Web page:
Mitch (founder of Lotus and the EFF, square that circle…) has seen some shit. Here’s his take.
This insulation from shareholder pressure has been criticized as arrogant and anti-democratic, but it is also prudent, I’m sad to say, since Google intends to run its business with an eye to risky, creative experiments that are poorly understood or tolerated by the public markets.
Even so, Google wants to have its cake and eat it too. …
…Google says: Give us your money and we’ll sell you a lottery ticket. We know what we’re doing, so it would be counter-productive for you to have any control over what we do. Sit in the back seat and enjoy the ride and don’t think too much about the odds.
The Public says: We’re willing to go along for the ride if it means we get to benefit from your money-making magic. We’re still in love with the fantasy of striking it rich; we miss the early days of the Dotcom boom. Can we get in? (Personally I think buying into the Google IPO is a sucker bet, but investing in public stocks isn’t how I made my money)….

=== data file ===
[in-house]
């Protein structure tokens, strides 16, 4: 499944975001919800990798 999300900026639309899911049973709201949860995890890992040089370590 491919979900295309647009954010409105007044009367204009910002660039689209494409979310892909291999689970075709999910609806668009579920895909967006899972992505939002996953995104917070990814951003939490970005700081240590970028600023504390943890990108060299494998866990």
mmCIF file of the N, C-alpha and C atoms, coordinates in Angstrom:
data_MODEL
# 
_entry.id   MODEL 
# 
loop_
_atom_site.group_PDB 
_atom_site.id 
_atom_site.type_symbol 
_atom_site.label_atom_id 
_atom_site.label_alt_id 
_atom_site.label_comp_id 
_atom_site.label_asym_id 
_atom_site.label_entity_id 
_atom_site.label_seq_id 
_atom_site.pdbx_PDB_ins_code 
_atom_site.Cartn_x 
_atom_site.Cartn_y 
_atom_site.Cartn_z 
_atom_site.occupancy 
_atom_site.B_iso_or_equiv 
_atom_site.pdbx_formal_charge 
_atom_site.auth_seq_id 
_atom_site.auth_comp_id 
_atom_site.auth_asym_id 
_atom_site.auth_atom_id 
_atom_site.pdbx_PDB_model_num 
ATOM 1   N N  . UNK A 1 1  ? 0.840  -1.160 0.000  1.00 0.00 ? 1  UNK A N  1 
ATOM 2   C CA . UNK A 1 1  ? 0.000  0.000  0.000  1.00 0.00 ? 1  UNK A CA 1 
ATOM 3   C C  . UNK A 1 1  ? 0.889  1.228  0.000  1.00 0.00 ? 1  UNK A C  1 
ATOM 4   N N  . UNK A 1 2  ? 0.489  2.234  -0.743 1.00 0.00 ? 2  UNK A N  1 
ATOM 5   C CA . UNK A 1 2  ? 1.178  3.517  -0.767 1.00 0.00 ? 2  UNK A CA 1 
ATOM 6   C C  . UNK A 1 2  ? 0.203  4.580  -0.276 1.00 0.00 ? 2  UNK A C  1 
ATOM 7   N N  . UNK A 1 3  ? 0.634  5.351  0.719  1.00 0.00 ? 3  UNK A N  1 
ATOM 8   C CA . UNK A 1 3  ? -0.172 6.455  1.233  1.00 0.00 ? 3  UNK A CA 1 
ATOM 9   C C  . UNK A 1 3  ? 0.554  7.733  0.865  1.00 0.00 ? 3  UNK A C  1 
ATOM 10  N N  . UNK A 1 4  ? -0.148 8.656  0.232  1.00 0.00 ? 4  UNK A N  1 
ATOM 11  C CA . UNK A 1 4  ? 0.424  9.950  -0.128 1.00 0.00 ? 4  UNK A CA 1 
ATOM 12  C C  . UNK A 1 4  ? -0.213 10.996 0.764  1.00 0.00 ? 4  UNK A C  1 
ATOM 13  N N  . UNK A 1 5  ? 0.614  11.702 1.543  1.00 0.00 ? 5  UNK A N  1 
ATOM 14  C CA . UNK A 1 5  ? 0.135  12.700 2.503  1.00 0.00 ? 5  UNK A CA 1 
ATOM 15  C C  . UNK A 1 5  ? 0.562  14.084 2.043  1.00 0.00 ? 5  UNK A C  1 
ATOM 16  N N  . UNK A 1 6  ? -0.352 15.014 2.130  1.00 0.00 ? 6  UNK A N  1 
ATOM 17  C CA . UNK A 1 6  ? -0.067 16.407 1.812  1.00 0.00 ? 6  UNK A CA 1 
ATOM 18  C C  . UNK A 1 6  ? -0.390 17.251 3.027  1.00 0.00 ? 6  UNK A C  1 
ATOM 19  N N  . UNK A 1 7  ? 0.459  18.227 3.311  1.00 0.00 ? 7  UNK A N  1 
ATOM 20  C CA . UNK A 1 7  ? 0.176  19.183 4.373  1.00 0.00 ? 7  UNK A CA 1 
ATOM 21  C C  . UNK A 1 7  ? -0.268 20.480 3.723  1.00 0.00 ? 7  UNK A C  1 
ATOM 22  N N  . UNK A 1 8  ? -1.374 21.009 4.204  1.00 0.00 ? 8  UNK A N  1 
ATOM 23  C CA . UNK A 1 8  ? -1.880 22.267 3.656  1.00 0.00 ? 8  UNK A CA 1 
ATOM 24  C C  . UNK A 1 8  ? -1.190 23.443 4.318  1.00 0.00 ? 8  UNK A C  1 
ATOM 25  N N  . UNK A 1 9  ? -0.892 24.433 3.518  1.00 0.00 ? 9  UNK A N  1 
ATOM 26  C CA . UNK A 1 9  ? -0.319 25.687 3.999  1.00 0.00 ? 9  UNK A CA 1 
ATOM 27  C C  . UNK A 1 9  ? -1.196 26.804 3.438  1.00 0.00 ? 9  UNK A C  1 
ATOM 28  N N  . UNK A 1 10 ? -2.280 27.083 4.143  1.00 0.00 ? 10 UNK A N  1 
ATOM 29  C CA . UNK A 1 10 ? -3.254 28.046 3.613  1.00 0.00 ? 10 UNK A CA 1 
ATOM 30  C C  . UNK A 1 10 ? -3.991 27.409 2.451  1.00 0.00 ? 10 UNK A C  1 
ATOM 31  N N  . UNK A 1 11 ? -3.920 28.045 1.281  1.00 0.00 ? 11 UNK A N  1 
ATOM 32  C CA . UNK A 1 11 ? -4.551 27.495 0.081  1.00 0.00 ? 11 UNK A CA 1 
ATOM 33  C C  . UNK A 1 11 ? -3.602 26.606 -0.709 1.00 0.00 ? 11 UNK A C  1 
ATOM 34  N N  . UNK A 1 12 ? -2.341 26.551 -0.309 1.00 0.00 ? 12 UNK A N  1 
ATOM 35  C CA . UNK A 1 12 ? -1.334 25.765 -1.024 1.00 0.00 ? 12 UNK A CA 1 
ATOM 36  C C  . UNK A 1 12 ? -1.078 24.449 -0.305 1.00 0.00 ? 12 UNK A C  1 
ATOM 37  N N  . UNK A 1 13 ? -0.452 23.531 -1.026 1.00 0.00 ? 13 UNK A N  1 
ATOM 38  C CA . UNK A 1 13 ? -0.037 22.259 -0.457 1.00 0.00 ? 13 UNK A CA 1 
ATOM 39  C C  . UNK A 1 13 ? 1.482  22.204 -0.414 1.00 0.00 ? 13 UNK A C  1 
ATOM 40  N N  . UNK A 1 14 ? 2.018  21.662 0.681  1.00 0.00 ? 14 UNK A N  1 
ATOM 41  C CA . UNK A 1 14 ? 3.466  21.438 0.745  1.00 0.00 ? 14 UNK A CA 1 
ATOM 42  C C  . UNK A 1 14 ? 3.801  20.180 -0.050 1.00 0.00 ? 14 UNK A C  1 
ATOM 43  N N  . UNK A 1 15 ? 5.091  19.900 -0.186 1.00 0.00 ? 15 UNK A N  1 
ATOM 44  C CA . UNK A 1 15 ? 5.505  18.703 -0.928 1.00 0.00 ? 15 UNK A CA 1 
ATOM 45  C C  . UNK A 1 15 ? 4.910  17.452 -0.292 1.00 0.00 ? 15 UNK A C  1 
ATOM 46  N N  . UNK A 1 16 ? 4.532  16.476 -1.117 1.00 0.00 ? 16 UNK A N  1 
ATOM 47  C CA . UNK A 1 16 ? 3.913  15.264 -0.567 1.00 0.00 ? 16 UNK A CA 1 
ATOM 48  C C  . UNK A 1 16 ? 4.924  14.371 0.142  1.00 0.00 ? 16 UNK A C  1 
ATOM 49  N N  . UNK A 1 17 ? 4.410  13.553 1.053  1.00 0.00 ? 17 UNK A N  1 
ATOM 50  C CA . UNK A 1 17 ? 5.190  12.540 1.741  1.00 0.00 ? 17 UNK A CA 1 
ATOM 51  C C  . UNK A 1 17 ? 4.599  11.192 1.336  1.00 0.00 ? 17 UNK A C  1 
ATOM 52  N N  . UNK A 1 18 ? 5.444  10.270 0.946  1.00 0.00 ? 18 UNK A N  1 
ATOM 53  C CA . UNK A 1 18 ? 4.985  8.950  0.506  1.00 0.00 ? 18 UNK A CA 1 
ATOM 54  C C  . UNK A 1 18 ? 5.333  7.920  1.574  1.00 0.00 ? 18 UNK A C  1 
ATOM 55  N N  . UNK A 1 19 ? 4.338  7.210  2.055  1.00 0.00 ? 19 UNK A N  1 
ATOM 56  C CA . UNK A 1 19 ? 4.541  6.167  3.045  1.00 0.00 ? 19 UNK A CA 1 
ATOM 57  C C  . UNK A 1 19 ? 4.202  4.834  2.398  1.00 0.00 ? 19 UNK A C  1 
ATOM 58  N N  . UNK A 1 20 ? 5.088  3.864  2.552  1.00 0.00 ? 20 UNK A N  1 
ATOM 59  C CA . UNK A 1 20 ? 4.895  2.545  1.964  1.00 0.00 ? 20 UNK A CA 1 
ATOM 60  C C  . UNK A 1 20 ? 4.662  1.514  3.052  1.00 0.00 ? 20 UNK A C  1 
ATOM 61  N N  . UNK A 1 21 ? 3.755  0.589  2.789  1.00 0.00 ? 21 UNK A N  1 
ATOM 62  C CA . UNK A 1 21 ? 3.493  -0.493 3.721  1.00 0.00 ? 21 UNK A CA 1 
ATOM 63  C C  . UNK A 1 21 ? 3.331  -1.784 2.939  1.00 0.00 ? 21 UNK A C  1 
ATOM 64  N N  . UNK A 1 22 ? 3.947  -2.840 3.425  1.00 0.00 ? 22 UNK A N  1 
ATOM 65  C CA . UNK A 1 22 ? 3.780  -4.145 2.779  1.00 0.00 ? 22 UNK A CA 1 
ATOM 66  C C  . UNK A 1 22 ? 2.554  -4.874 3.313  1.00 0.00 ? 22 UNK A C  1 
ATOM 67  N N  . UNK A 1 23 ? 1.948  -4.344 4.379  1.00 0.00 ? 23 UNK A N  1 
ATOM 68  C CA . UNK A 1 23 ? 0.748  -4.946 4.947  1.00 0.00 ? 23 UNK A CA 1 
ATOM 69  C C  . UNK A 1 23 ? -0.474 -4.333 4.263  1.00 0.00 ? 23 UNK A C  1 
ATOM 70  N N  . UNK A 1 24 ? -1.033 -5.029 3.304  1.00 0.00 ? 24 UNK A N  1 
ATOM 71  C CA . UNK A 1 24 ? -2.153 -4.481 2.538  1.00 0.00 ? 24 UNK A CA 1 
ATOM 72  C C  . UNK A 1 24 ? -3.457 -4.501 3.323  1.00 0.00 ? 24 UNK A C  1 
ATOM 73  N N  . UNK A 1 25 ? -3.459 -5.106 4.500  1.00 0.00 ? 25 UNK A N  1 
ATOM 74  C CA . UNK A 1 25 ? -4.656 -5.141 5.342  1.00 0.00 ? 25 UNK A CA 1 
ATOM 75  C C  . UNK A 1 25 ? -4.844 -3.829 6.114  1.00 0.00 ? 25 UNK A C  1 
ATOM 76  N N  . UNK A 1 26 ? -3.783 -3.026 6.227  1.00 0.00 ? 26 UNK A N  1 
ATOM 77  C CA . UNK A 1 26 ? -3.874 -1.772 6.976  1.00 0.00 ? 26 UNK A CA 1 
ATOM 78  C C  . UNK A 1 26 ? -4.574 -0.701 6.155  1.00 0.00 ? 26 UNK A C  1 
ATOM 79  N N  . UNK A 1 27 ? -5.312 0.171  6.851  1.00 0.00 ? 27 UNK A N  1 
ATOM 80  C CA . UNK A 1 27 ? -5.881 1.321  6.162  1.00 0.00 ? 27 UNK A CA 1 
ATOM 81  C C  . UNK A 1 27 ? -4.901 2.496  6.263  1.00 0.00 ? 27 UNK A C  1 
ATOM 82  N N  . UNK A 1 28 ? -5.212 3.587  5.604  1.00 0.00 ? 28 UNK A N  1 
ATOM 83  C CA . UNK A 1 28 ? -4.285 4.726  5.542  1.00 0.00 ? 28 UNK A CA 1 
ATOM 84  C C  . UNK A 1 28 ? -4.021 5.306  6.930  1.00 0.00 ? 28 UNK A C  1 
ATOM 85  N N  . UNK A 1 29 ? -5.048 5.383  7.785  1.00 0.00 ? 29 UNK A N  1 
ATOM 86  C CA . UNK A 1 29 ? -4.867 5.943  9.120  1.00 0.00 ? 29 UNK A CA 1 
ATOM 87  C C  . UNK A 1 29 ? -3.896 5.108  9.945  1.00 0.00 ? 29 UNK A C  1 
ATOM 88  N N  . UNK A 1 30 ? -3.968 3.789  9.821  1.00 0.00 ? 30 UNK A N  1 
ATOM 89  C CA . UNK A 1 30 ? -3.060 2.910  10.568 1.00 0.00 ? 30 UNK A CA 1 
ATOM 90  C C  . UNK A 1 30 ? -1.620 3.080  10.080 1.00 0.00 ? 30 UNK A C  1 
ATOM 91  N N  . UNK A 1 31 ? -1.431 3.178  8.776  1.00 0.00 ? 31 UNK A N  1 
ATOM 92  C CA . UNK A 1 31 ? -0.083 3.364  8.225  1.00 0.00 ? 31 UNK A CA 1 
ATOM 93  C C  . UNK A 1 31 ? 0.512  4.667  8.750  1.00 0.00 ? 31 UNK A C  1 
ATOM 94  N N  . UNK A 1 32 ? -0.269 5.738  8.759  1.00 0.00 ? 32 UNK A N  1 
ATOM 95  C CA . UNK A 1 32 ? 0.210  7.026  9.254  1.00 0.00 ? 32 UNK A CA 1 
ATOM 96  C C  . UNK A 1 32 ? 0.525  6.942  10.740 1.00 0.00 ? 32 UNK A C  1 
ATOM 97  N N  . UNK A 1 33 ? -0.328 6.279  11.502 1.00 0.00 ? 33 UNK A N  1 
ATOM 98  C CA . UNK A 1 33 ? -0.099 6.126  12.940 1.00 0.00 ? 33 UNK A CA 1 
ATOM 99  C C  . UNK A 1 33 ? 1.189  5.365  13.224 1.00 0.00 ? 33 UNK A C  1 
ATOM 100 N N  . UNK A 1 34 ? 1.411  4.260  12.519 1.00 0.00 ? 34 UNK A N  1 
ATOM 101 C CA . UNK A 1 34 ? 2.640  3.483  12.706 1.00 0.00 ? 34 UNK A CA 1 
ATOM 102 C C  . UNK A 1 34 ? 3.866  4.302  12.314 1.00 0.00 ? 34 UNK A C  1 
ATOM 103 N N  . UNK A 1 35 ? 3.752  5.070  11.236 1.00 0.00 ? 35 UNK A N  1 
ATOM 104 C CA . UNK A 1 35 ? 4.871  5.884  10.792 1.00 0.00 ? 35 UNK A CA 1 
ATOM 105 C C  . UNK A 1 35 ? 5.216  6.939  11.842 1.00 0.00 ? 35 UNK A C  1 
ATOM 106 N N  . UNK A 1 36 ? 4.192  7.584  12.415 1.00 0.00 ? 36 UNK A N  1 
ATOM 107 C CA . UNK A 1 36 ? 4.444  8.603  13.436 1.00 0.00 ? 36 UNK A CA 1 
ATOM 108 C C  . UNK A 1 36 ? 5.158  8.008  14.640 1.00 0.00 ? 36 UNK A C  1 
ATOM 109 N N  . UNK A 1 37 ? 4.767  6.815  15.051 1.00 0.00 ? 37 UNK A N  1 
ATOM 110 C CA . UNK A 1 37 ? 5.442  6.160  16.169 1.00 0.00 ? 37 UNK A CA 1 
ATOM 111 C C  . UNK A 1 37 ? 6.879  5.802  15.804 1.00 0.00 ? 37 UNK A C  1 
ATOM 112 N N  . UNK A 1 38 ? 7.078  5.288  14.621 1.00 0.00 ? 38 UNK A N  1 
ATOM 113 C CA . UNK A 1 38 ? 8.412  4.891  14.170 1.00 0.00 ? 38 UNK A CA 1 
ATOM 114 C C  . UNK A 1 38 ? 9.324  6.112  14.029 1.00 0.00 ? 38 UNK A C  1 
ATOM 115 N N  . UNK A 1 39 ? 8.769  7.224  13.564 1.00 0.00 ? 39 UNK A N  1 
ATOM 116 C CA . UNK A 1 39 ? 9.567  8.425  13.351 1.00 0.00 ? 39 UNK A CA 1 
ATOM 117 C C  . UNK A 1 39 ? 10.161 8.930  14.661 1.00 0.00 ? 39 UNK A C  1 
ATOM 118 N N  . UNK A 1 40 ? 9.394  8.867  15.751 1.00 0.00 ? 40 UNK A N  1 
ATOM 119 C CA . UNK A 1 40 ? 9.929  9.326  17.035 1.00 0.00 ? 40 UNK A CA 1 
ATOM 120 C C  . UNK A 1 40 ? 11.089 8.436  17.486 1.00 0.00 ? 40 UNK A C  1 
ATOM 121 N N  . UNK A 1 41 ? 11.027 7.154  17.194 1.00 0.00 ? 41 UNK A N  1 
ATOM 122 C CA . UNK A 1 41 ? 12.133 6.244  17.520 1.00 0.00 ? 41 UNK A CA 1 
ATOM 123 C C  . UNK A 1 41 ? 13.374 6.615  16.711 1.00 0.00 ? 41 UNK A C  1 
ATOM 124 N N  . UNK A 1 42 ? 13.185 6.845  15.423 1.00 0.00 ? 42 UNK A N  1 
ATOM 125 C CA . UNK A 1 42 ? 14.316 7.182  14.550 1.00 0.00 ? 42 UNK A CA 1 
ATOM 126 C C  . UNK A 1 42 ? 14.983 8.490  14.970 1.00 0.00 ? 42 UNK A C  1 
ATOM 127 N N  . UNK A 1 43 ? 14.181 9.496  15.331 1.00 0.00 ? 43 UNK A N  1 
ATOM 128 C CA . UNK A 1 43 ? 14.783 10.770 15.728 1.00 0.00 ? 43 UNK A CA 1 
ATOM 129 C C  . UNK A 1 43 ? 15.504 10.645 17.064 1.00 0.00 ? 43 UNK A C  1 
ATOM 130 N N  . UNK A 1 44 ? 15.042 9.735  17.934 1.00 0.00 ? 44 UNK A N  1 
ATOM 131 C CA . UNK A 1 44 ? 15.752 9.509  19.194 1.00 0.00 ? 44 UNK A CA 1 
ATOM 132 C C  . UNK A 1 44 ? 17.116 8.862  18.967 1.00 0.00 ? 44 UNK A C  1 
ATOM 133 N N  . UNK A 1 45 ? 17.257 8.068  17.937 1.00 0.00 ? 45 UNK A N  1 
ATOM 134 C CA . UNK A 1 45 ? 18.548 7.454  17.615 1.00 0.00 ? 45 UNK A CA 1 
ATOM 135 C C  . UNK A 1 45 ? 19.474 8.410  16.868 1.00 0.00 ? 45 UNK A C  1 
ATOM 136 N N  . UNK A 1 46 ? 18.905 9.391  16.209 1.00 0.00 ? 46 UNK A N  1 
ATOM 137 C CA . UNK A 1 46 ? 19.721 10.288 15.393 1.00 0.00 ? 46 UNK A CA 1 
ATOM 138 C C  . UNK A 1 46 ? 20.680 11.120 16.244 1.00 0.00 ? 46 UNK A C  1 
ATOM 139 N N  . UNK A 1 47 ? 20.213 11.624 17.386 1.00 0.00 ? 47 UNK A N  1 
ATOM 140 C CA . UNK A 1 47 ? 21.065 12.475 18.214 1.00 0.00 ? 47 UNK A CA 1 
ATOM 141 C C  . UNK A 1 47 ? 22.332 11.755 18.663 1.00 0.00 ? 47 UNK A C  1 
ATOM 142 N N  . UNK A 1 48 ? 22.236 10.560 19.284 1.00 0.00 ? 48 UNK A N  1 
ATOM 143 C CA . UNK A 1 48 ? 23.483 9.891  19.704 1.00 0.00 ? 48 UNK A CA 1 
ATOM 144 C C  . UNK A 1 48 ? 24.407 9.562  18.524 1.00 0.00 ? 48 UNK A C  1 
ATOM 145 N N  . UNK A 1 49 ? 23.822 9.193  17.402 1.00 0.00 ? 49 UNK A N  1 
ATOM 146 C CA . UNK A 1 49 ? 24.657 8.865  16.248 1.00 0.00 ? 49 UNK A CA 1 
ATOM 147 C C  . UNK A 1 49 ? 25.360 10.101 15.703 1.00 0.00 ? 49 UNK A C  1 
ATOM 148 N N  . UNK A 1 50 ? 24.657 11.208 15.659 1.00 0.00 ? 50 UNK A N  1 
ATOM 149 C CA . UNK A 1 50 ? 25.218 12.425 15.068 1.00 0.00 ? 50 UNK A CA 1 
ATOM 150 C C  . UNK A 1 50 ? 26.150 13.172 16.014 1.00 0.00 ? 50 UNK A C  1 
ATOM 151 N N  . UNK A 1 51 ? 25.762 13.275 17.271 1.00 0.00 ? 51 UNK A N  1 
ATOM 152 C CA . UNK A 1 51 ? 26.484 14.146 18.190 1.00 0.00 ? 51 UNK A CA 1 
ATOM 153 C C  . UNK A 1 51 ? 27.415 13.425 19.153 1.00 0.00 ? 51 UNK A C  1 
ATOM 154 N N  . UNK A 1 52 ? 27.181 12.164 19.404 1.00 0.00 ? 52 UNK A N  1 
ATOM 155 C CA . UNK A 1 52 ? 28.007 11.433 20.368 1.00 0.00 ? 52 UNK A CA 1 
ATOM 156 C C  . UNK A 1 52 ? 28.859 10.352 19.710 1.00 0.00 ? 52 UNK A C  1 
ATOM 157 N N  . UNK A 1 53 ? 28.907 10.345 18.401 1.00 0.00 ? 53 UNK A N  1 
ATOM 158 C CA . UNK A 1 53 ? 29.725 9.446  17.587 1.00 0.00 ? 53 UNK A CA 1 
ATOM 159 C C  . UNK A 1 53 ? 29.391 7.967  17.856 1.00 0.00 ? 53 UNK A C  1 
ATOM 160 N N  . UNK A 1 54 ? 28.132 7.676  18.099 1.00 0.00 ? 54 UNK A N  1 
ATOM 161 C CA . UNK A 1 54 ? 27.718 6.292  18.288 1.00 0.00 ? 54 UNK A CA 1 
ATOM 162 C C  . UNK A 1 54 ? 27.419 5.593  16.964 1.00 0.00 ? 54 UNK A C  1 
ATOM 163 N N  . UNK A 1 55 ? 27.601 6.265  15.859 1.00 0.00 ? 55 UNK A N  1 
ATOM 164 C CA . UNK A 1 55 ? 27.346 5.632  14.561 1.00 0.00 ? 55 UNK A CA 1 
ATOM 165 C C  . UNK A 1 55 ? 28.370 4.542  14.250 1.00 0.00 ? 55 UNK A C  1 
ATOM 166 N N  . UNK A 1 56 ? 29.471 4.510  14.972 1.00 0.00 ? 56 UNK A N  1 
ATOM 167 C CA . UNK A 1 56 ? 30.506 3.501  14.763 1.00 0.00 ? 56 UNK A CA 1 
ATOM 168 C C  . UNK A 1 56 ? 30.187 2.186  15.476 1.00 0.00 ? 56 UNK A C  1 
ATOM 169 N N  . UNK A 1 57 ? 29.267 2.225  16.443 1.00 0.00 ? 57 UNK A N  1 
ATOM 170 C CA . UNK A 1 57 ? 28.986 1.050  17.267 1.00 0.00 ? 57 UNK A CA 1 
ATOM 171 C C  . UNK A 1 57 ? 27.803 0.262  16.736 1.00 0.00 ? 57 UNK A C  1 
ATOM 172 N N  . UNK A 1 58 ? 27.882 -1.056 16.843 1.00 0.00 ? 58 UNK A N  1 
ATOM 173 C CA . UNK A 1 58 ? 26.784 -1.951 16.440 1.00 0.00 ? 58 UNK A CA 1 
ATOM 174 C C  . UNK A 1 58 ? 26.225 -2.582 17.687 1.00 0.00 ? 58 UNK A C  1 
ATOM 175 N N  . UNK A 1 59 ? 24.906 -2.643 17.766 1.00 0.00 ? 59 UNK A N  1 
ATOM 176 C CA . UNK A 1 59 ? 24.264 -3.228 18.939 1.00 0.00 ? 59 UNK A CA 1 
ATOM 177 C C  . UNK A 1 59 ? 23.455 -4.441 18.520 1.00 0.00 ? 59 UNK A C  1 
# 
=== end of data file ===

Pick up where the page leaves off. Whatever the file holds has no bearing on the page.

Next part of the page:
…At least the Google guys want to do the right thing in terms of responsible corporate citizenship and for this they should get a lot of credit. What needs to change are the basic terms of the deal between public companies and the public. Business success needs to be measured not just by profit, but by social impact as well. In a world where that was the norm, absolute returns on stocks might be slightly lower, but absolutely everyone, would be better off.